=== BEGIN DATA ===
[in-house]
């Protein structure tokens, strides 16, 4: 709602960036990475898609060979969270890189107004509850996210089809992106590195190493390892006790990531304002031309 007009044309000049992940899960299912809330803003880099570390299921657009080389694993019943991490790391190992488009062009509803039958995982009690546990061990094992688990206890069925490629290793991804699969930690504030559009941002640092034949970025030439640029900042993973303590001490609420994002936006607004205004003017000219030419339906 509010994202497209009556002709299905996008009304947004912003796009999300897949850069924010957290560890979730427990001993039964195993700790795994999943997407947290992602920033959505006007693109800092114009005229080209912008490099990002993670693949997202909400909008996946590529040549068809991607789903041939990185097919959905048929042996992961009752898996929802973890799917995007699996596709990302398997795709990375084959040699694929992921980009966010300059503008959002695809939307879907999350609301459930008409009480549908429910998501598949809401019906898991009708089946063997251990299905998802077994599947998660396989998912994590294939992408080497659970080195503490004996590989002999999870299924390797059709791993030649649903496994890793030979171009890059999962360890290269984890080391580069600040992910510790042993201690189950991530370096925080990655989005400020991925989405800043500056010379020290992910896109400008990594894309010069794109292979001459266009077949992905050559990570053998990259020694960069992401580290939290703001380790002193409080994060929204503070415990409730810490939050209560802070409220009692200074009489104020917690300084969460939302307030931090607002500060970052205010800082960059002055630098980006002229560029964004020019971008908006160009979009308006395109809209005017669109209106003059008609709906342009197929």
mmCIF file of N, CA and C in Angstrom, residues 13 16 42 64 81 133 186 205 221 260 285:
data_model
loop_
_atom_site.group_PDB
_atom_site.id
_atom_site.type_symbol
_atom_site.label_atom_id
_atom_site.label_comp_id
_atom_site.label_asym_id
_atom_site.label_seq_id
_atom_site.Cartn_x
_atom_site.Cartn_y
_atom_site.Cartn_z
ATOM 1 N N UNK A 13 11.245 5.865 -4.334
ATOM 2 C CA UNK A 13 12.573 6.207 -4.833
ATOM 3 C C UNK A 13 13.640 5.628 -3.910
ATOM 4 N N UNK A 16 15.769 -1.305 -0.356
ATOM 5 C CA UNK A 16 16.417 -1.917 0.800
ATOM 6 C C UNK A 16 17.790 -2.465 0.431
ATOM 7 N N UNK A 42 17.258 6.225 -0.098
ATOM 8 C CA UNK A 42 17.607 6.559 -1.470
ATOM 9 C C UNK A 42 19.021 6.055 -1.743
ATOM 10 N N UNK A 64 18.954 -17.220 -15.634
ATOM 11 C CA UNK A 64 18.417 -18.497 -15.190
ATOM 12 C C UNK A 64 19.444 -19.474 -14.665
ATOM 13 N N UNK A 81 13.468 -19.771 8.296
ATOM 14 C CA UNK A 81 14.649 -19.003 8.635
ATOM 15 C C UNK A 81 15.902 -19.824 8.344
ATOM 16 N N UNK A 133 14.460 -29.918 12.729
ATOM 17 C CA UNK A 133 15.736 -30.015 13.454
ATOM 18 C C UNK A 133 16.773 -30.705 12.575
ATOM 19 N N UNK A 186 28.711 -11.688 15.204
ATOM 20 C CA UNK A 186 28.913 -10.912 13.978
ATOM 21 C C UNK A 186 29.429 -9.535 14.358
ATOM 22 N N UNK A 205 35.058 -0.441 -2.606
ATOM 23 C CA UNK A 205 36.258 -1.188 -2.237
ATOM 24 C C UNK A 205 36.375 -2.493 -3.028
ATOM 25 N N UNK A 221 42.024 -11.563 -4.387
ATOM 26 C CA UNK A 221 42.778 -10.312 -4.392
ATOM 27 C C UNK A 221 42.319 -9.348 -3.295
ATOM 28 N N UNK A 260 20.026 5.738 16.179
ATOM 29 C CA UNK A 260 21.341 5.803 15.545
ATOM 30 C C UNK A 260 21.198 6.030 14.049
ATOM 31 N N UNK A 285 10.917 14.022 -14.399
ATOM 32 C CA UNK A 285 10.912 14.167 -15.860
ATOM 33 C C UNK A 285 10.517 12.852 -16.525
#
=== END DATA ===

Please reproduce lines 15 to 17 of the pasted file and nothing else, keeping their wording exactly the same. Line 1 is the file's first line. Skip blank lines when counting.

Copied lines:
_atom_site.Cartn_z
ATOM 1 N N UNK A 13 11.245 5.865 -4.334
ATOM 2 C CA UNK A 13 12.573 6.207 -4.833